a party in the . . . Commons endeavoured to make provision for the fleet alone but would have been contented to lay aside the army in Flanders. Upon a debate Thursday last (26 Nov.) they found themselves much the weaker number, so that the land forces will undoubtedly be maintained, but what addition to them the House will think fit to make is uncertain. I assure you the country gentlemen of the Whig party have adhered to the King’s interest beyond what would be imagined, which I hope will have a very good effect in the future administration.

Trenchard’s other recorded intervention occurred during the debate on the estimates on 5 Dec. Perhaps to assuage Whig opinion he also voted for the triennial bill in December.7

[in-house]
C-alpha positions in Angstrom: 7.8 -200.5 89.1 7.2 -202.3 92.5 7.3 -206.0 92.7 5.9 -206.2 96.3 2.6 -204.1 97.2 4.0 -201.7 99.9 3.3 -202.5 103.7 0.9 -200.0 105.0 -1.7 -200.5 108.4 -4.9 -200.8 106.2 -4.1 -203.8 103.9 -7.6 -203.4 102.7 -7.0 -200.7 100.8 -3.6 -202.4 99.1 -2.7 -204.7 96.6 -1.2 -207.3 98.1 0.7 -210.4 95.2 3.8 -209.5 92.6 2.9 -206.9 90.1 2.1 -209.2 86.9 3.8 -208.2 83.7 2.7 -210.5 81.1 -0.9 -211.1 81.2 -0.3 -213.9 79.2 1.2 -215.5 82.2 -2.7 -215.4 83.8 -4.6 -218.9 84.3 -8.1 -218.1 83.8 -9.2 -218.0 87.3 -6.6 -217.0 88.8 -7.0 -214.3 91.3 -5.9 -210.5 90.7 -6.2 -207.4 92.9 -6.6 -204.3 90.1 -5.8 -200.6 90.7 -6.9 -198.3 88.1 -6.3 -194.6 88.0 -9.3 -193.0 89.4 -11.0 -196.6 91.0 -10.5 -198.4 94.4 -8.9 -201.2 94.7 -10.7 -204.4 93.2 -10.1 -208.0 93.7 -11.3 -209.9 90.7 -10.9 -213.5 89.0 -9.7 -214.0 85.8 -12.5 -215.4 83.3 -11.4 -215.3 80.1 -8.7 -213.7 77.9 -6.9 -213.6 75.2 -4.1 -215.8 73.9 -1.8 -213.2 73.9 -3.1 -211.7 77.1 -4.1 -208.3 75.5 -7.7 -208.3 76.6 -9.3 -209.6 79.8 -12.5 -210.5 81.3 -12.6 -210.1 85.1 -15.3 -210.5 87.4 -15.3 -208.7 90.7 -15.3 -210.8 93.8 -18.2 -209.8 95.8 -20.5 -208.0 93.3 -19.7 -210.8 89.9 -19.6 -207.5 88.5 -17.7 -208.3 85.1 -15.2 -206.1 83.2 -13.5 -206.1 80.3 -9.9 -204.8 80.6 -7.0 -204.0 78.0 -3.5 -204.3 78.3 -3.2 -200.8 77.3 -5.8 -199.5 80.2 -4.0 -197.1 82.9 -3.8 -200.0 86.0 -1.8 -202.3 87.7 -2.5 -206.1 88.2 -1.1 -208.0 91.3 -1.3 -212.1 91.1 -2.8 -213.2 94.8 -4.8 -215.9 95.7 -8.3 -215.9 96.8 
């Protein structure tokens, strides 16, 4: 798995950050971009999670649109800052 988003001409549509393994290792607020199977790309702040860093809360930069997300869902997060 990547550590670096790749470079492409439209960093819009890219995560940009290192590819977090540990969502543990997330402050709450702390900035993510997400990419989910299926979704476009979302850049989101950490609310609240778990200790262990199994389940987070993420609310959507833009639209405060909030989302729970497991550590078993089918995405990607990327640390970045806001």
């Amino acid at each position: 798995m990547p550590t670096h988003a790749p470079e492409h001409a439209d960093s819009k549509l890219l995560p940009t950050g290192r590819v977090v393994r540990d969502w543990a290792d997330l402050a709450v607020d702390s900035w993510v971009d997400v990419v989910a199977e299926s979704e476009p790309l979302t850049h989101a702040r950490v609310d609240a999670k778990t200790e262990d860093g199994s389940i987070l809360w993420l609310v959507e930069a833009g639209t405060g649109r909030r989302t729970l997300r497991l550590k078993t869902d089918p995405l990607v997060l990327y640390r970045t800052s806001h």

Management tasks notwithstanding, the most important test for Trenchard in the 1693–4 session arose when the Lords revived the inquiry into the Smyrna convoy debacle. The Commons’ inquiry had lapsed after the dismissal of the Tory admirals and the return of Edward Russell* to the head of naval affairs, but in December 1693 the Lords began their own examination. Although they covered the same ground as the Commons in discussing the admirals’ failure to send scouts into Brest for information and the shortcomings in the victualling service, they also brought attention to bear on an intelligence failure before the fleet sailed. On 11 Jan. 1694 Nottingham informed the Lords that at a meeting of the cabinet council on 31 May 1693 he had read a letter just received from France containing information that the French fleet had already sailed from Brest. This information was never sent to the admirals. Nottingham explained that he himself was not responsible since the conduct of all marine affairs had been transferred to Trenchard upon his appointment, and once the letter had been produced in council he had no more to do. On 15 Jan. other members of the Cabinet admitted that the letter had been read on 31 May but claimed they had taken it for granted that the news had been sent to the admirals. The Lords decided to communicate their findings to the Commons with the request that those members of the Cabinet committee who sat in the Commons might be asked to explain why the intelligence was not sent. This was clearly aimed at Trenchard, and one Tory observer noted that the Whigs showed themselves ‘as backwards’ when ‘it is too manifest it will strike upon a brother, I mean Secretary Tr[enchard]’ as they were ‘too precipitate in their first vote’ because ‘they thought of striking only at the admirals’. Trenchard eventually gave his reply on 10 Feb. to the effect that he remembered the letter being produced at the committee of council on 31 May, but there was no resolution by the committee that it should be forwarded to the admirals and it remained in the hands of Nottingham. Subsequently, the list of the French fleet which had been attached to the letter was sent over from Nottingham’s office, together with the information, later proved to be incorrect, that the admirals had been told in a letter dated 31 May that the French Brest fleet had been sighted off the Scillies. Trenchard’s answer was communicated to the Lords, who considered it on 15 Feb., but by this time it was becoming clear that apportioning blame for the intelligence failure was going to be difficult. At the end of the debate a motion to put the question that orders should have been sent to the fleet pursuant to the intelligence revealed in the letter was defeated. Thereafter, further consideration was repeatedly adjourned until the whole inquiry was dropped on 3 Mar. Sunderland still retained his confidence in Trenchard, writing on 13 July 1694 that for getting the King’s business put into a proper method ‘I will be bold to say, no man does so well as [Trenchard], notwithstanding all the complaints which were made of him last year most unreasonably’.8